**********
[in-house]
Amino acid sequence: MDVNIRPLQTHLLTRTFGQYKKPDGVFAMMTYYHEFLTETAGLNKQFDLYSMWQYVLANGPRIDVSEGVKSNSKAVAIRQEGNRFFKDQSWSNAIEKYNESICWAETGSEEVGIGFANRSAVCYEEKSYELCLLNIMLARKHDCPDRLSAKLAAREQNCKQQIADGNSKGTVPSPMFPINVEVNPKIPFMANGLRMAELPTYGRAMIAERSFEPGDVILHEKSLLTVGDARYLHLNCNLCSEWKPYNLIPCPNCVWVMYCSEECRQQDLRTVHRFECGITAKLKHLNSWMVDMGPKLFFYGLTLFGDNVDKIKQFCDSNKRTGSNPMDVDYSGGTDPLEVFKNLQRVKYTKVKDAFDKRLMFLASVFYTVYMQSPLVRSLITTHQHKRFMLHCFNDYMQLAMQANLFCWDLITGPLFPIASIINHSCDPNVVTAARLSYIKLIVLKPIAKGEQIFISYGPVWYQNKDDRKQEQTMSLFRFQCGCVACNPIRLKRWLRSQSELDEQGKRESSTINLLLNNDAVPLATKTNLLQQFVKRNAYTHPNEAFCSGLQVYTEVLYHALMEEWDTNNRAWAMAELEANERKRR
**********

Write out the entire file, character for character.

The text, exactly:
[in-house]
Amino acid sequence: MDVNIRPLQTHLLTRTFGQYKKPDGVFAMMTYYHEFLTETAGLNKQFDLYSMWQYVLANGPRIDVSEGVKSNSKAVAIRQEGNRFFKDQSWSNAIEKYNESICWAETGSEEVGIGFANRSAVCYEEKSYELCLLNIMLARKHDCPDRLSAKLAAREQNCKQQIADGNSKGTVPSPMFPINVEVNPKIPFMANGLRMAELPTYGRAMIAERSFEPGDVILHEKSLLTVGDARYLHLNCNLCSEWKPYNLIPCPNCVWVMYCSEECRQQDLRTVHRFECGITAKLKHLNSWMVDMGPKLFFYGLTLFGDNVDKIKQFCDSNKRTGSNPMDVDYSGGTDPLEVFKNLQRVKYTKVKDAFDKRLMFLASVFYTVYMQSPLVRSLITTHQHKRFMLHCFNDYMQLAMQANLFCWDLITGPLFPIASIINHSCDPNVVTAARLSYIKLIVLKPIAKGEQIFISYGPVWYQNKDDRKQEQTMSLFRFQCGCVACNPIRLKRWLRSQSELDEQGKRESSTINLLLNNDAVPLATKTNLLQQFVKRNAYTHPNEAFCSGLQVYTEVLYHALMEEWDTNNRAWAMAELEANERKRR